Tuesday, January 21, 2014

Old School Tools And Memories

I don't know about you, but I tend to get stuck in a rut and stagnate. The demands of the daily grind sap all my focus and energy. As a result, expanding boundaries, and trying new things gets neglected.  Somewhere along the way, my idea of thrift stores had been "set", and in my daily dash to maintain the status quo, I failed to consider that my perceptions about them could be wrong. My "ruts" can rival the expanse of canyons, and it takes quite a stimulus for me to think of
digging out.  

My history with thrift stores had been a bad one. At the behest of a friend, I went into one…once. "Join me.", she said. "It will be fun.' she said.  That statement could not have been more wrong. My experience was perfectly awful! The store was chaotic. Merchandise of any and all types was strewn about so randomly, that I daresay even the likes of Einstein wouldn't be able to discern a pattern in it. I felt confused, claustrophobic, panicked. I fled, vowing never to go back to a second hand store again.

So, how on earth did I become I thrift shop-aholic? Remember that I said it takes a big stimulus to make me consider  leaving my comfort zone? In 2012, hubby and I decided to downsize and move into a smaller home. We moved BEFORE selling the first home. For  6 months we made two house payments.  Money was tight! That was a rut busting catalyst. Hounded by the stress of budgeting two mortgage payments, I had to find a way to cut expenses. So, I ventured into what I considered to be a circle of hell Dante neglected to mention in the 'Inferno'.  With the most martyr-like countenance I could muster, I went into (GASP!) a thrift store.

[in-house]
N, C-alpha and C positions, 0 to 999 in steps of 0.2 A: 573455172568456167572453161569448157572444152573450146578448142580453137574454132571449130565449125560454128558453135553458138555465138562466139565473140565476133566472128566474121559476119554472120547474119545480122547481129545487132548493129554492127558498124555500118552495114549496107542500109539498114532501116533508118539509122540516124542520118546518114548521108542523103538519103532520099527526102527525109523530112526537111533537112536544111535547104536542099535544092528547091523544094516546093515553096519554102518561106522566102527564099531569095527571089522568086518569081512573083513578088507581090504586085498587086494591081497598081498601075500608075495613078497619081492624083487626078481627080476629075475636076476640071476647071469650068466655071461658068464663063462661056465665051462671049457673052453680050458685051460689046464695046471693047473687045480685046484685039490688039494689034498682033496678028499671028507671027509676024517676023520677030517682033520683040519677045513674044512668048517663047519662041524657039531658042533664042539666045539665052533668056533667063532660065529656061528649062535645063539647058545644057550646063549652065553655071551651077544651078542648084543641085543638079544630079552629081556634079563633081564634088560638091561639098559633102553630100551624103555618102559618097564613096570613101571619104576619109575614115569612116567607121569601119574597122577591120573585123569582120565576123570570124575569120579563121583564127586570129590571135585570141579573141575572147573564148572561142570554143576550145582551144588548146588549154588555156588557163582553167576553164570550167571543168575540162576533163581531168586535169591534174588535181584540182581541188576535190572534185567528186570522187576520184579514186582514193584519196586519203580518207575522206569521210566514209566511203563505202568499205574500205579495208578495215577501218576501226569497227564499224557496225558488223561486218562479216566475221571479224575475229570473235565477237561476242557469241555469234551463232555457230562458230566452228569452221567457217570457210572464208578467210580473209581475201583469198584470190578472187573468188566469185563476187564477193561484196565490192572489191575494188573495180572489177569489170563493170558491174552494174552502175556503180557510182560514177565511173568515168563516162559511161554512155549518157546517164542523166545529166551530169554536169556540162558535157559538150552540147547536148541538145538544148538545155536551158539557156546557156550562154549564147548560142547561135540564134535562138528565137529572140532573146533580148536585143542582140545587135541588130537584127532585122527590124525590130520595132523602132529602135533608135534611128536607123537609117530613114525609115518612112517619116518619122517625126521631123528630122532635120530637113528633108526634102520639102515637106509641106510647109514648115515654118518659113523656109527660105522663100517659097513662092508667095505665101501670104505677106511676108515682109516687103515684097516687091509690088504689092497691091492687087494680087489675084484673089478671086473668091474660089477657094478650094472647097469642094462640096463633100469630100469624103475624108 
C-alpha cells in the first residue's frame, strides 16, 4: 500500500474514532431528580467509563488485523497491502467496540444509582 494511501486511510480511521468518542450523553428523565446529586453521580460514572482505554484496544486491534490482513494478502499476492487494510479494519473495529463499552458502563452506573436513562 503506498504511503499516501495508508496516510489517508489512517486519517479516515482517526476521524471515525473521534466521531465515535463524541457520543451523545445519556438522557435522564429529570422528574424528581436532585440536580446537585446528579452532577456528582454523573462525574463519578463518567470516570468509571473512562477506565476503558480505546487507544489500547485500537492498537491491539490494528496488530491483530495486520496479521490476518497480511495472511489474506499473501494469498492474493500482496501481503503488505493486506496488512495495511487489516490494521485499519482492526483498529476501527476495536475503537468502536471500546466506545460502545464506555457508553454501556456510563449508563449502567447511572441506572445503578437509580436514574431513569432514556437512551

I crossed the threshold, and felt sheer panic. But unlike my prior attempt,  budgetary realities barred me from fleeing. Trapped, I had to deal with the panic and make this work. I procured a cart and took safe haven on the perimeter to could get the "lay of the land".  I spotted a group of very loud, energetic children playing a raucous game of tag. At that time I believed myself to be in purgatory. My path was dictated by desperate attempts to avoid the tag playing kids. They advanced, I retreated. They zigged, I zagged. This spastic choreography eventually brought me to a quieter corner of the store. There, I noticed a woman whose cart  overflowed with amazing finds! Were we in the same store??? I looked about and saw nothing. But she reached into the heaps and drew forth treasure! How did she manage this? What manner of magic did she possess?  I decided to study her, and copy her technique. Unbeknownst to this master shopper, she had acquired an apprentice! Methodically, she searched the shelves from one end to the other, shuffling everything around. Her method obviously worked, so I adopted her system and was quickly rewarded. I found…(drum roll please)  a set of iron skillets!

iron skillets from Goodwill